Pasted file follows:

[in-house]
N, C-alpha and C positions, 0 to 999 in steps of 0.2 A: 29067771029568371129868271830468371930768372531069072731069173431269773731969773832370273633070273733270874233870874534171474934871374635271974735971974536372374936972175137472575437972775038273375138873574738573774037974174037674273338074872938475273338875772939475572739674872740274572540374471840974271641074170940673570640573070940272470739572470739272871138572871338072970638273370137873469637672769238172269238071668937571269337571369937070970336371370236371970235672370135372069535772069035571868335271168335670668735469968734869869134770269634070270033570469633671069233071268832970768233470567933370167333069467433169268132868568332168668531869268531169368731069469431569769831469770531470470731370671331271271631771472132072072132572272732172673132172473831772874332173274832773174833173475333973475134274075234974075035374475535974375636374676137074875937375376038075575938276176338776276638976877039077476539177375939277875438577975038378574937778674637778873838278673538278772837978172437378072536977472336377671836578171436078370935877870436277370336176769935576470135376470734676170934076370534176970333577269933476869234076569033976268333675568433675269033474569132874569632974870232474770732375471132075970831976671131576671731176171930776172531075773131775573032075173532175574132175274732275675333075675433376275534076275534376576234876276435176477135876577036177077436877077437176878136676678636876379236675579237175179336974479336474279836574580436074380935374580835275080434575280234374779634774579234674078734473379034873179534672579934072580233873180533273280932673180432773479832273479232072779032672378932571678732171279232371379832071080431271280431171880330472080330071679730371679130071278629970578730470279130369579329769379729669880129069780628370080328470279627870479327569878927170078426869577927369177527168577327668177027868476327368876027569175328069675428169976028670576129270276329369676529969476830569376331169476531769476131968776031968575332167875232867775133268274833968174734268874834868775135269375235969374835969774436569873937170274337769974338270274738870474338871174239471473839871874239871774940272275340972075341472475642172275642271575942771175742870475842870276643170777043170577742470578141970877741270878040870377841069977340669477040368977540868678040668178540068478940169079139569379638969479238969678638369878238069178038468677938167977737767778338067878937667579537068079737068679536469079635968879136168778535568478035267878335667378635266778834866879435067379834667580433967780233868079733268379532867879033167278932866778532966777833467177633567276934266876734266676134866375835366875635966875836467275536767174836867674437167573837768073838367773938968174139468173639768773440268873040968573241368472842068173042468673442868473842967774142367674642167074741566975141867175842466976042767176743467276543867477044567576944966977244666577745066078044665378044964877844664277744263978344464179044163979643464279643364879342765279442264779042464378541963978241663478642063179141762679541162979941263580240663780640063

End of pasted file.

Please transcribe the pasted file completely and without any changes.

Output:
[in-house]
N, C-alpha and C positions, 0 to 999 in steps of 0.2 A: 29067771029568371129868271830468371930768372531069072731069173431269773731969773832370273633070273733270874233870874534171474934871374635271974735971974536372374936972175137472575437972775038273375138873574738573774037974174037674273338074872938475273338875772939475572739674872740274572540374471840974271641074170940673570640573070940272470739572470739272871138572871338072970638273370137873469637672769238172269238071668937571269337571369937070970336371370236371970235672370135372069535772069035571868335271168335670668735469968734869869134770269634070270033570469633671069233071268832970768233470567933370167333069467433169268132868568332168668531869268531169368731069469431569769831469770531470470731370671331271271631771472132072072132572272732172673132172473831772874332173274832773174833173475333973475134274075234974075035374475535974375636374676137074875937375376038075575938276176338776276638976877039077476539177375939277875438577975038378574937778674637778873838278673538278772837978172437378072536977472336377671836578171436078370935877870436277370336176769935576470135376470734676170934076370534176970333577269933476869234076569033976268333675568433675269033474569132874569632974870232474770732375471132075970831976671131576671731176171930776172531075773131775573032075173532175574132175274732275675333075675433376275534076275534376576234876276435176477135876577036177077436877077437176878136676678636876379236675579237175179336974479336474279836574580436074380935374580835275080434575280234374779634774579234674078734473379034873179534672579934072580233873180533273280932673180432773479832273479232072779032672378932571678732171279232371379832071080431271280431171880330472080330071679730371679130071278629970578730470279130369579329769379729669880129069780628370080328470279627870479327569878927170078426869577927369177527168577327668177027868476327368876027569175328069675428169976028670576129270276329369676529969476830569376331169476531769476131968776031968575332167875232867775133268274833968174734268874834868775135269375235969374835969774436569873937170274337769974338270274738870474338871174239471473839871874239871774940272275340972075341472475642172275642271575942771175742870475842870276643170777043170577742470578141970877741270878040870377841069977340669477040368977540868678040668178540068478940169079139569379638969479238969678638369878238069178038468677938167977737767778338067878937667579537068079737068679536469079635968879136168778535568478035267878335667378635266778834866879435067379834667580433967780233868079733268379532867879033167278932866778532966777833467177633567276934266876734266676134866375835366875635966875836467275536767174836867674437167573837768073838367773938968174139468173639768773440268873040968573241368472842068173042468673442868473842967774142367674642167074741566975141867175842466976042767176743467276543867477044567576944966977244666577745066078044665378044964877844664277744263978344464179044163979643464279643364879342765279442264779042464378541963978241663478642063179141762679541162979941263580240663780640063